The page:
I noticed at ASLE that many academics do not view veganism as having much (if anything) to do with environmentalism (which is why I often call what we’re doing “new environmentalism”). How do you see Vegan Studies and Environmental Studies aligning, if at all?
That’s so weird to me, the idea that veganism isn’t linked to environmentalism. A colleague of mine has a young son who was working on a group project at his school that was looking at ways to reduce one’s environmental impact. He said that going vegan was one such way, and the teacher apparently told him that that was too political of a position. Mind you, this kid isn’t vegan and neither is his mom. But she was pretty ticked off that this teacher wouldn’t permit veganism to be part of a discussion of reducing environmental impact since animal agriculture’s impact on the environment – in terms of greenhouse gas emission and waste runoff into freshwater sources – is so significant. That said, I do get that individual choices, like going vegan or driving an electric car or what have you, won’t have much environmental impact without real structural change (which is why the GOP made such a big deal about the Green New Deal’s supposed assault on hamburgers!), which I don’t see happening, at least while Trump and company are in office. I do see Vegan Studies as part of Environmental Studies, though. But as is the case with Animal Studies, it’s perhaps a part that’s there to trouble the field, to make those of us working in it a bit uncomfortable about veganism’s omission from the discussion.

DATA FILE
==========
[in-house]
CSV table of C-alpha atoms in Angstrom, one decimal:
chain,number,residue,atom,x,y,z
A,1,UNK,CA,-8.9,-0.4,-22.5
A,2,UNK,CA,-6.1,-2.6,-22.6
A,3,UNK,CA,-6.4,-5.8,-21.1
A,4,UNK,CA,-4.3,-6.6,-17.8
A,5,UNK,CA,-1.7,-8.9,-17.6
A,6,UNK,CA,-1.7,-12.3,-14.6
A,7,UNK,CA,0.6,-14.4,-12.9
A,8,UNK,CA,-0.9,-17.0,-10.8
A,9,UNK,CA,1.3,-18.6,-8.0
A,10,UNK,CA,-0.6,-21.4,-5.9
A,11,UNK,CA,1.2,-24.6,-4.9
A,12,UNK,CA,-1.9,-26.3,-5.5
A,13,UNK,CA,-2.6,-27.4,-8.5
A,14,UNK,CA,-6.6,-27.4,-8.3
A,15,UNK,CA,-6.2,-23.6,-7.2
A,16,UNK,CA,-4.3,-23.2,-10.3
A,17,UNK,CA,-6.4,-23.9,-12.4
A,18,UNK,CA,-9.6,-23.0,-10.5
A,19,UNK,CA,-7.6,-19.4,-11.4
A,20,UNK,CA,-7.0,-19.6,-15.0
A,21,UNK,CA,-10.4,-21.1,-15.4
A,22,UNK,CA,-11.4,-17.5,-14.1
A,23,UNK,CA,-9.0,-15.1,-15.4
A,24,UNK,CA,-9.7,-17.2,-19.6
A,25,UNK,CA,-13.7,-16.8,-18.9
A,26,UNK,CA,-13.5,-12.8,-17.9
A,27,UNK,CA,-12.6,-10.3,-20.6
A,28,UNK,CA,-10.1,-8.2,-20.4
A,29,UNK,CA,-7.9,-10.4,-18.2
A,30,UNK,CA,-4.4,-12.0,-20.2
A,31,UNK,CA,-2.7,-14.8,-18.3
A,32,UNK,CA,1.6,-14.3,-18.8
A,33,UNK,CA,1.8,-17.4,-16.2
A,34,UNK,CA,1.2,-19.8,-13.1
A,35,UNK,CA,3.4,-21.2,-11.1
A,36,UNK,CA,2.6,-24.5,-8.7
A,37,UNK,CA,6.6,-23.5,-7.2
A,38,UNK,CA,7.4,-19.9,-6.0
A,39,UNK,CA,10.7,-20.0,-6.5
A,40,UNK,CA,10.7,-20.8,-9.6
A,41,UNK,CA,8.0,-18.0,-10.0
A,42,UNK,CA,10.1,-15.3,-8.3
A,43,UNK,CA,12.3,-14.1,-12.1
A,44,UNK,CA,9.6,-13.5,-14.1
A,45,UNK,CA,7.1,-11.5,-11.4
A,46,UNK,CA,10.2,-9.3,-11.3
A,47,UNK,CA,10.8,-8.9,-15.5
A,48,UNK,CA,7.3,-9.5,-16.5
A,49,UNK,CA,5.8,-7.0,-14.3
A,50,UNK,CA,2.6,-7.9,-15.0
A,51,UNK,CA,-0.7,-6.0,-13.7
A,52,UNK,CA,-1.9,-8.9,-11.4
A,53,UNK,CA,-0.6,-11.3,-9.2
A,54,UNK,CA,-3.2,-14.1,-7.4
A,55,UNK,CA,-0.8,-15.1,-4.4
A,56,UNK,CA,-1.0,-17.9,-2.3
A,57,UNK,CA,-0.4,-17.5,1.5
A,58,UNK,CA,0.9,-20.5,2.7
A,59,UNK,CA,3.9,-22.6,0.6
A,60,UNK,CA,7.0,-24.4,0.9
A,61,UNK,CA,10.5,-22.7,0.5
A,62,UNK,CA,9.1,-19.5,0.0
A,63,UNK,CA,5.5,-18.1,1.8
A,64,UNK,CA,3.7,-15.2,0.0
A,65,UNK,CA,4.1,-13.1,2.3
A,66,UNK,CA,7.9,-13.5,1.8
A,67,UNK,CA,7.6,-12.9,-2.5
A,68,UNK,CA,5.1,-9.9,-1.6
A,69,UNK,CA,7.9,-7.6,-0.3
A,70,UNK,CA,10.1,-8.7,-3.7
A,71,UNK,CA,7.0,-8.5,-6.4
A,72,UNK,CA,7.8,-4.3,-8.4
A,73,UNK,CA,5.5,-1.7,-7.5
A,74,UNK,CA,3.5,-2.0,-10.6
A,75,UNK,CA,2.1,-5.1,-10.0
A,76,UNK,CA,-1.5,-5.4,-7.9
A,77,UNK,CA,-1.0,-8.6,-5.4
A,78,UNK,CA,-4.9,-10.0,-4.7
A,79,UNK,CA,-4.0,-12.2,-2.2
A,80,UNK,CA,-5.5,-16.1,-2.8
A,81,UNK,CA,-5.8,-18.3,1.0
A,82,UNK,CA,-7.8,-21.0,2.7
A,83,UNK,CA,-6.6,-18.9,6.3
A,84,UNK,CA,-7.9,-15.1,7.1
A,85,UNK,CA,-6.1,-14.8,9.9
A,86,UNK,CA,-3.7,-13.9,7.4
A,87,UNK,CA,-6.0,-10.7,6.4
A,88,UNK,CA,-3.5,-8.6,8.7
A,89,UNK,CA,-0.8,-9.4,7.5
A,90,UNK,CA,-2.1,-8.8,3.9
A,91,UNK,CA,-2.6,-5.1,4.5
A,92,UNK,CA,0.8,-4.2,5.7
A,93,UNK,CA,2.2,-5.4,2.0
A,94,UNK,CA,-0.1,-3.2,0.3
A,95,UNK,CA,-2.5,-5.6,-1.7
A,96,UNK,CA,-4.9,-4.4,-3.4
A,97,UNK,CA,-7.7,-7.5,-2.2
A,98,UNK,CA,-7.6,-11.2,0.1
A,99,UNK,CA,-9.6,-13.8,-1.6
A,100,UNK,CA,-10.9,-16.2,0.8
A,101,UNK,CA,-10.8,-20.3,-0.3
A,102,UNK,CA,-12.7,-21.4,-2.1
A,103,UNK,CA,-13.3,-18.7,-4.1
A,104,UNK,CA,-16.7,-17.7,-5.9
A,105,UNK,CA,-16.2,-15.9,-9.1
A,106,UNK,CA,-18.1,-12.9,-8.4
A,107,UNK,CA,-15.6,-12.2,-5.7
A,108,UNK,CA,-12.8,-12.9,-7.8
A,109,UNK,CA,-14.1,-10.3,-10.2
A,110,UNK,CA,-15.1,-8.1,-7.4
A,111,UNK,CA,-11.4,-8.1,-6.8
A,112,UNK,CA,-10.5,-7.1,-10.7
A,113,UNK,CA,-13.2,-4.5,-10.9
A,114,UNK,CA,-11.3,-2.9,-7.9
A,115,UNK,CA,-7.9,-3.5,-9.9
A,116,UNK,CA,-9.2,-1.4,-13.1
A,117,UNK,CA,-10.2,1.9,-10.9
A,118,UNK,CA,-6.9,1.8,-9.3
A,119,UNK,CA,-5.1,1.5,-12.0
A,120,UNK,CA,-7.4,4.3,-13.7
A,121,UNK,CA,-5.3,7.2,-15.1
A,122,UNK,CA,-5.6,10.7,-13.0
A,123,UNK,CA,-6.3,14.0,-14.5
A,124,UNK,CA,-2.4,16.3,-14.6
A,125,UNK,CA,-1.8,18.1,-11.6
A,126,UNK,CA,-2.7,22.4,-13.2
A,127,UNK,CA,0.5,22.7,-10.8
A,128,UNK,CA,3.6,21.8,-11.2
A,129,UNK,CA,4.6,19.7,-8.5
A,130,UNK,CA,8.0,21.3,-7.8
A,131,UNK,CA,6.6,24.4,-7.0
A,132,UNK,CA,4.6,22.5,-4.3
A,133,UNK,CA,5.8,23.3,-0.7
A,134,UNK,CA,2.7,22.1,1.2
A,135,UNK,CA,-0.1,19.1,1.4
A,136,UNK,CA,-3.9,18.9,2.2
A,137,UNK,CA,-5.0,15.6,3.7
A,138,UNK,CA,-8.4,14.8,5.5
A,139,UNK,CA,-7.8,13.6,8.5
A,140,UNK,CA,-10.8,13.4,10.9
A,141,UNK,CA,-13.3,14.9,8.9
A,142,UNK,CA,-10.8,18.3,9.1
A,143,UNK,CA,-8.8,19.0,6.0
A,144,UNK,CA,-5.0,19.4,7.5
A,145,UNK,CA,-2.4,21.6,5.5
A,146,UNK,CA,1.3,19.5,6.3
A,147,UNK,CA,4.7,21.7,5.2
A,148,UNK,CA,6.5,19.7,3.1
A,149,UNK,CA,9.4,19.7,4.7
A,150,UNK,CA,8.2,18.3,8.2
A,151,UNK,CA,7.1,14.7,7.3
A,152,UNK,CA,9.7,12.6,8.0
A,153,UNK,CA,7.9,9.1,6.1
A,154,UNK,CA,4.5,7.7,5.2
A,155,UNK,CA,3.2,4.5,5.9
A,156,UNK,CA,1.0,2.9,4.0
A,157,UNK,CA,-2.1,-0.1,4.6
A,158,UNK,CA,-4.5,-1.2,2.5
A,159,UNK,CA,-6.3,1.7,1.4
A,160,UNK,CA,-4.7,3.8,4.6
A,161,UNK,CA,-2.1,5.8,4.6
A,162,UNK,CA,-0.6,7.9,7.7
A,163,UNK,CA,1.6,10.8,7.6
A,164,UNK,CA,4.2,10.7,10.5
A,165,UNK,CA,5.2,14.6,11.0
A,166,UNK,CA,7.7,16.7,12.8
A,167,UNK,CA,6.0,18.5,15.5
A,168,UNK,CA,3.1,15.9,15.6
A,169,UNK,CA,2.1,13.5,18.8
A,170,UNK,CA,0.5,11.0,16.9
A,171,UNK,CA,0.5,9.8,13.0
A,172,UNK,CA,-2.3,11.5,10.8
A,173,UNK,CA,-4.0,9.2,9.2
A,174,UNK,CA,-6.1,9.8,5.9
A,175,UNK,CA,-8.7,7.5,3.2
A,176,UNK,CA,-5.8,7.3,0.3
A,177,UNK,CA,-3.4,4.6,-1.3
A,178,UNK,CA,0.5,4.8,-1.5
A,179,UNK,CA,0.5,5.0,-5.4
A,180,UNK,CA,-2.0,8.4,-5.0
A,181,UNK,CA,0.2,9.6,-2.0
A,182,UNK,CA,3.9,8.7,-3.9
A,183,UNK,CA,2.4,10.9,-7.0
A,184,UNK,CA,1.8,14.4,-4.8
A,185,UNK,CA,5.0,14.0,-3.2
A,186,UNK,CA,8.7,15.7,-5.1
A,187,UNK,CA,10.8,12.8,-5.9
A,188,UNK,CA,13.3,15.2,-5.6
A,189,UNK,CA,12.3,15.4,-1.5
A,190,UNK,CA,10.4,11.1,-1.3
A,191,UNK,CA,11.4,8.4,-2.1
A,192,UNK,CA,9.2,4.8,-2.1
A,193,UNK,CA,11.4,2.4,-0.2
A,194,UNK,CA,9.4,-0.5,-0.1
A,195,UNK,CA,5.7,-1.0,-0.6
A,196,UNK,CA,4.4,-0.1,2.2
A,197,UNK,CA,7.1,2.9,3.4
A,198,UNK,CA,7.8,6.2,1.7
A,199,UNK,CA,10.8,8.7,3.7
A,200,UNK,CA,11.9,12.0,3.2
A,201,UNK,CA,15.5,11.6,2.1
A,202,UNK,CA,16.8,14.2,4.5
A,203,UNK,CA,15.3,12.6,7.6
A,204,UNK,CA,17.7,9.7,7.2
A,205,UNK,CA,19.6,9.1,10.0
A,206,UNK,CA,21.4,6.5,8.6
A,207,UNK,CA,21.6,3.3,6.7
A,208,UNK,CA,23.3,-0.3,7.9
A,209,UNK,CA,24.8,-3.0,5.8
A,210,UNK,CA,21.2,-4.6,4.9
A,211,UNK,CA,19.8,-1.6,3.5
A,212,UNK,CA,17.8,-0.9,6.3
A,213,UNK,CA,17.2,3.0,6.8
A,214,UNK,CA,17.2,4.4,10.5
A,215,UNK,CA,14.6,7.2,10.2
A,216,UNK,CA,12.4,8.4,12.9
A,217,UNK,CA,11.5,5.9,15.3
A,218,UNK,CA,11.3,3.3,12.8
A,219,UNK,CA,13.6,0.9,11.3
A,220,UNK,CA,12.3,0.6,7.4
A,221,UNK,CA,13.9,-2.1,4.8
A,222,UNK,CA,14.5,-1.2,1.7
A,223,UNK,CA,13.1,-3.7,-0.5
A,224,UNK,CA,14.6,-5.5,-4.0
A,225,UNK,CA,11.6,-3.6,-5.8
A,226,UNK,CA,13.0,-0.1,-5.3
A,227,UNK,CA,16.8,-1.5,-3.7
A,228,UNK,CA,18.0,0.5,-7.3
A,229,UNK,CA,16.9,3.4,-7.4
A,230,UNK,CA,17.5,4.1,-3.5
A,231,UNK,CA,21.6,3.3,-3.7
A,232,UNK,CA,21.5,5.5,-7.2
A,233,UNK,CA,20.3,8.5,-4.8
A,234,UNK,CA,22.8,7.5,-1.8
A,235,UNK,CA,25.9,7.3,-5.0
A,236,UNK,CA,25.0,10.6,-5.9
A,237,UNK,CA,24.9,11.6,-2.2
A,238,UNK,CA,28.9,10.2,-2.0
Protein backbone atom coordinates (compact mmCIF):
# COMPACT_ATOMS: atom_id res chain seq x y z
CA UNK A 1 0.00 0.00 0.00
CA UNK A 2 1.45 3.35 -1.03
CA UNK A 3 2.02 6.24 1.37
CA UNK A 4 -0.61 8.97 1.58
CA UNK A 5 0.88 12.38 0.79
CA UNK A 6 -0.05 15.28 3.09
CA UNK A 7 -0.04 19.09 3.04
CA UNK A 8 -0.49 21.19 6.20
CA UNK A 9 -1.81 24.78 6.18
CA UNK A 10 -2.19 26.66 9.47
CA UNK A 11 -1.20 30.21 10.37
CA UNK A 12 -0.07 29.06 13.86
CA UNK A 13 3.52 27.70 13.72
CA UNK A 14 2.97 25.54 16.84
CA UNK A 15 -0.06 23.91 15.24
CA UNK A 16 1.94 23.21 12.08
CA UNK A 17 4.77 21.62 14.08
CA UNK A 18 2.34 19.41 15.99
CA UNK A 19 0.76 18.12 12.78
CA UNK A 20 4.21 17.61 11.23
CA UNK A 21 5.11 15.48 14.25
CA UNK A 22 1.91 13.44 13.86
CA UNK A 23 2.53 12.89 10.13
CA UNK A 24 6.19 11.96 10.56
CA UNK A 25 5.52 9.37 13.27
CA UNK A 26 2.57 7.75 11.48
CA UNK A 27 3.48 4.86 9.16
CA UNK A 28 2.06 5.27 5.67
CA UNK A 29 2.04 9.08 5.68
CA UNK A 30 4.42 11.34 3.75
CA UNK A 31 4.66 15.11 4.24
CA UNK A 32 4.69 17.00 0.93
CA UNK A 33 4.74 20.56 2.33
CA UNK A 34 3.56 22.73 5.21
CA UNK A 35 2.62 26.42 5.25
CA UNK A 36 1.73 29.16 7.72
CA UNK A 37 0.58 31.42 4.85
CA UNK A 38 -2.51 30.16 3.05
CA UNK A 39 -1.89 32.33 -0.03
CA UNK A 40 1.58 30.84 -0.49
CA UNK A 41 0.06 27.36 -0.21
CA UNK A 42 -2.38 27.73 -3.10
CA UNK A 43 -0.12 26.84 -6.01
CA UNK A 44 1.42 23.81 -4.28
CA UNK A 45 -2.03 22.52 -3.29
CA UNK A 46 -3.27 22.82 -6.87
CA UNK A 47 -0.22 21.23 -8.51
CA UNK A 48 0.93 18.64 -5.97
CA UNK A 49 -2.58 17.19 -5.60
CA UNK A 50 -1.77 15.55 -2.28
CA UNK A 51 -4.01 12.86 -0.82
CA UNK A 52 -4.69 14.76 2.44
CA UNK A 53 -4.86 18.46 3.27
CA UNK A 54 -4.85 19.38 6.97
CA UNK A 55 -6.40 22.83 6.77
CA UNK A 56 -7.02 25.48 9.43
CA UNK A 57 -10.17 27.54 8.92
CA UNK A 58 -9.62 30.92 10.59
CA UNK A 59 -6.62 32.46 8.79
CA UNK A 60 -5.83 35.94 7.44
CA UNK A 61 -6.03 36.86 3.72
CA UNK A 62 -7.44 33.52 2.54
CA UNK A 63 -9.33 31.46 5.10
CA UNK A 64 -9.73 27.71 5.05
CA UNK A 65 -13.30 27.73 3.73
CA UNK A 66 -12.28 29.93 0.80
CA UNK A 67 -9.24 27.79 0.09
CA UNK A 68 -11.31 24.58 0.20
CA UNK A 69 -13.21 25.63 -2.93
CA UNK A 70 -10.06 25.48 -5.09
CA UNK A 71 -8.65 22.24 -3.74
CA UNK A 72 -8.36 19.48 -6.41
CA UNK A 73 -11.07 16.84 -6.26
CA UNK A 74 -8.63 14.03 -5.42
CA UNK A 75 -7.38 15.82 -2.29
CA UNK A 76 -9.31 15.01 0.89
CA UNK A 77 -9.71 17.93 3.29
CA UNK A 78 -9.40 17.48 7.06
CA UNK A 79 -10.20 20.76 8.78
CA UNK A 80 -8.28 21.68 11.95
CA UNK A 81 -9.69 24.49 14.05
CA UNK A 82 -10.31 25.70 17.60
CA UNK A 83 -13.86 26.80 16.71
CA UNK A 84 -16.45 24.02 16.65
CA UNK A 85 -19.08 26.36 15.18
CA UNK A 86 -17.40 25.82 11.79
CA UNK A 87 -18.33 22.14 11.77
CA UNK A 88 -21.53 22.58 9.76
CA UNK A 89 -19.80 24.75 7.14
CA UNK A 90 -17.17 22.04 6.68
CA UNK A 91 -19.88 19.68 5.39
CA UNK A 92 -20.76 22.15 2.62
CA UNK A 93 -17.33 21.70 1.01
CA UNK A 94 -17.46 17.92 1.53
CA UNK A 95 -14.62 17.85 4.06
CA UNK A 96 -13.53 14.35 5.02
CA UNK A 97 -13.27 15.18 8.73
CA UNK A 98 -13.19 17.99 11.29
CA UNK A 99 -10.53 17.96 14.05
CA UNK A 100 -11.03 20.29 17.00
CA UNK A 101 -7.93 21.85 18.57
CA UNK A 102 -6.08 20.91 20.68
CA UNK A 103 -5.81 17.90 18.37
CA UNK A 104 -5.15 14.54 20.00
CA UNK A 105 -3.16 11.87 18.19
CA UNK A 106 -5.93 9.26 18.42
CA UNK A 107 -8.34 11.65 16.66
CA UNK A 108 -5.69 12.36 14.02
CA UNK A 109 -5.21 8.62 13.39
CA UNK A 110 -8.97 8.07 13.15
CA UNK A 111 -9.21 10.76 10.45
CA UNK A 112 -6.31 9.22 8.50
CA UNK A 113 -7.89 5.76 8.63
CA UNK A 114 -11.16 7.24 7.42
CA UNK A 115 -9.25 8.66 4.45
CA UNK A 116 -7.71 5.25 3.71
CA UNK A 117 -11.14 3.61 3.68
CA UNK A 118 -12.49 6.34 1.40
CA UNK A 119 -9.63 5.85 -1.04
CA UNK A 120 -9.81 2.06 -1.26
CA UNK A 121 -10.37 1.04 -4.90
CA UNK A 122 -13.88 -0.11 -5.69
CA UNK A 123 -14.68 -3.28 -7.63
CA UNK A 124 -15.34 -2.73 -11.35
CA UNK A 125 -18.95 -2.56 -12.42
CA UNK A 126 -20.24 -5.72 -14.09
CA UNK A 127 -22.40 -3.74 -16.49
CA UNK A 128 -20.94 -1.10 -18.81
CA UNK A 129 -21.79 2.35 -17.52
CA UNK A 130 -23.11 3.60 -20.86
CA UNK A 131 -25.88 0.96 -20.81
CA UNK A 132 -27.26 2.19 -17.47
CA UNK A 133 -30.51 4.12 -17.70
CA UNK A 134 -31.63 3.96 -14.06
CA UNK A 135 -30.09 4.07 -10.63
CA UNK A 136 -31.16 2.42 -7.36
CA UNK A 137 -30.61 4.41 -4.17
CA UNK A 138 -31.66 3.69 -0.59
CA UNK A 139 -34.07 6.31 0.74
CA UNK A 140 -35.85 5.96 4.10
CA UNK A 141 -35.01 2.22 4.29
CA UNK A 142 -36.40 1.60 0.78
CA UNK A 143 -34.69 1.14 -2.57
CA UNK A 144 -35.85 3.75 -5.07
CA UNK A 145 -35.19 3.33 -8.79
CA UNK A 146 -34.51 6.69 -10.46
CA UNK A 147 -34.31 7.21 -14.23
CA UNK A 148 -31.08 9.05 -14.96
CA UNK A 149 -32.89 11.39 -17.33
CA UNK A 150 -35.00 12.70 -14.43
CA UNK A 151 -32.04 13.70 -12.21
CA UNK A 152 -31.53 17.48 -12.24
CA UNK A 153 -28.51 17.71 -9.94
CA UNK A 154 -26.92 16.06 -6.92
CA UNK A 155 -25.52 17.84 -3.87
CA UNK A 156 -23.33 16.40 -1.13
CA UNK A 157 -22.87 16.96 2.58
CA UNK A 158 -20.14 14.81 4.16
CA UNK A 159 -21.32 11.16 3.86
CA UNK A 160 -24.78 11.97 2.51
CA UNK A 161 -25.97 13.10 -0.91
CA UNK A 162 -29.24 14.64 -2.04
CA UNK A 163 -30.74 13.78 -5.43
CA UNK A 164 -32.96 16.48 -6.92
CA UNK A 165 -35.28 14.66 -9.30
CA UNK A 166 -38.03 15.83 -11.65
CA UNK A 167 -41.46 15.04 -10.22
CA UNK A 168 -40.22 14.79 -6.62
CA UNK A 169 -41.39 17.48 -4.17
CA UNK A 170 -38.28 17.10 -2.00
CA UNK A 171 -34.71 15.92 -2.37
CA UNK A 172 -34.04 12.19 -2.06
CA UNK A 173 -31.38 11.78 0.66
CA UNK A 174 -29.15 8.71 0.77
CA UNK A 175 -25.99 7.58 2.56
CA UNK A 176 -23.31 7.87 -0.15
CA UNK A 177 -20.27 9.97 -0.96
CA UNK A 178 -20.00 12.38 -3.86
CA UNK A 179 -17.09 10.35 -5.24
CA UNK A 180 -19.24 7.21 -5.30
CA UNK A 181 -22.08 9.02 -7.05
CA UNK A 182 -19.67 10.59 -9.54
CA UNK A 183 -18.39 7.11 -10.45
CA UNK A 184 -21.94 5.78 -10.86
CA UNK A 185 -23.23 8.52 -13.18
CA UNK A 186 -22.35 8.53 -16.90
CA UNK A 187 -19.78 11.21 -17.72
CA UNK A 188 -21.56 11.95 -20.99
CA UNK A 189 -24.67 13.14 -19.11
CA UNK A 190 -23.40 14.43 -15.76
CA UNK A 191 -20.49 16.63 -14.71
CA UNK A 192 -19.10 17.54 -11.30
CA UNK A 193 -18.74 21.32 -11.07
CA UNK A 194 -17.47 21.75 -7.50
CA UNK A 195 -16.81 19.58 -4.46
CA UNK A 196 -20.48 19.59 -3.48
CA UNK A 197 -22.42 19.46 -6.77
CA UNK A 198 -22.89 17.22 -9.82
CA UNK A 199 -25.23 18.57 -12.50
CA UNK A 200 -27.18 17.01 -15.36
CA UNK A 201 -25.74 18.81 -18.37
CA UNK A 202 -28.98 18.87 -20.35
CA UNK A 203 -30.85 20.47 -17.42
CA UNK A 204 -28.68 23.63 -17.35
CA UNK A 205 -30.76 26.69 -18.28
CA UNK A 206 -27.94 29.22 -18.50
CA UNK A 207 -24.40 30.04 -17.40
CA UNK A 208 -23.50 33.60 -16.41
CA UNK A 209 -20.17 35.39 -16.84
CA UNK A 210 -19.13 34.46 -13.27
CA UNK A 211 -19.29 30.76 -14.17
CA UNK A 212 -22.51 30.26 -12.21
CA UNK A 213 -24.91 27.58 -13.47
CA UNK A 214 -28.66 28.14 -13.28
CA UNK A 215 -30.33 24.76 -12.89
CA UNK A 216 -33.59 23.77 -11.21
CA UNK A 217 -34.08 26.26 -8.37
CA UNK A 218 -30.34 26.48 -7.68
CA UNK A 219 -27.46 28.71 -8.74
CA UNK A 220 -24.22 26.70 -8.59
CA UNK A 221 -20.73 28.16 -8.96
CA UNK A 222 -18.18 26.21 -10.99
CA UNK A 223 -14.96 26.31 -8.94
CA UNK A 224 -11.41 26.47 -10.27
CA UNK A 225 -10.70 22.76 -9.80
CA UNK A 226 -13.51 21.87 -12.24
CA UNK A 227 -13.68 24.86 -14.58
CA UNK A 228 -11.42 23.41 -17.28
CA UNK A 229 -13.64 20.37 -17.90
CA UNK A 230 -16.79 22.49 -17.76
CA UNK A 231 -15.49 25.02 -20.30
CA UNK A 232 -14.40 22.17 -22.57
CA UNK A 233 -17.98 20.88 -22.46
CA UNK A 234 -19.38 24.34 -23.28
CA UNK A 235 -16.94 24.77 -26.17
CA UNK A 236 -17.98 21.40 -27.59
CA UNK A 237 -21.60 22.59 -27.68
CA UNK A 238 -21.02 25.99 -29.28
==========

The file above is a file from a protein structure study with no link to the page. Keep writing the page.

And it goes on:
Throughout history, it seems there are many examples of vegan/animal rights movements that spark up and gain followers and yet never seem to gain sustained momentum. Do you think we’re in a different place in history now?
I don’t know. My take on vegans specifically – and this is based on research about us – is that we don’t tend to be joiners, so we don’t tend to foment movements per se. But I’m watching what’s happening in the UK with regard to a very rapid rise in the prevalence and acceptance of veganism, and that gives me hope that maybe we are in a different place historically, socially, and politically. The presence of the Impossible Burger on so many fast food menus and the inclusion of Just Egg and Beyond sausage at Disney World seem like good signs, even as these places still serve meat. So fingers crossed. As the planet gets hotter, I think we better be in a different place. We clearly can’t sustain the one we’ve been in, not for much longer, anyway.
How difficult is it to create a vegan studies program? Any advice for educators who wish to create one at their school?
First of all, I would encourage anyone who is interested in starting such a program, or even teaching a course on Vegan Studies, to contact me. I am a wealth of information, and have tons of resources that I’m more than happy to share. I have a colleague/friend at another UNC system university who is teaching a Vegan Studies course in the fall, and I’ve been communicating with another person in Georgia who is developing a Vegan Studies program at a university there, so it can be done! At ASLE, the workshop that I led included a component designed to create a collaborative Vegan Studies bibliography; folks can see it here, and they can add to it, if they are so inclined. I’ll also attach the bibliography that I created to share with workshop participants. And I think that The Vegan Studies Project’s bibliography is probably the best source that I can think of for works that would be useful for teachers, as the book engages with histories of vegetarianism and veganism, theoretical approaches to veganism, literary fiction and veganism, media coverage of veganism, etc.
Are other schools pursuing vegan studies? Any examples you can share?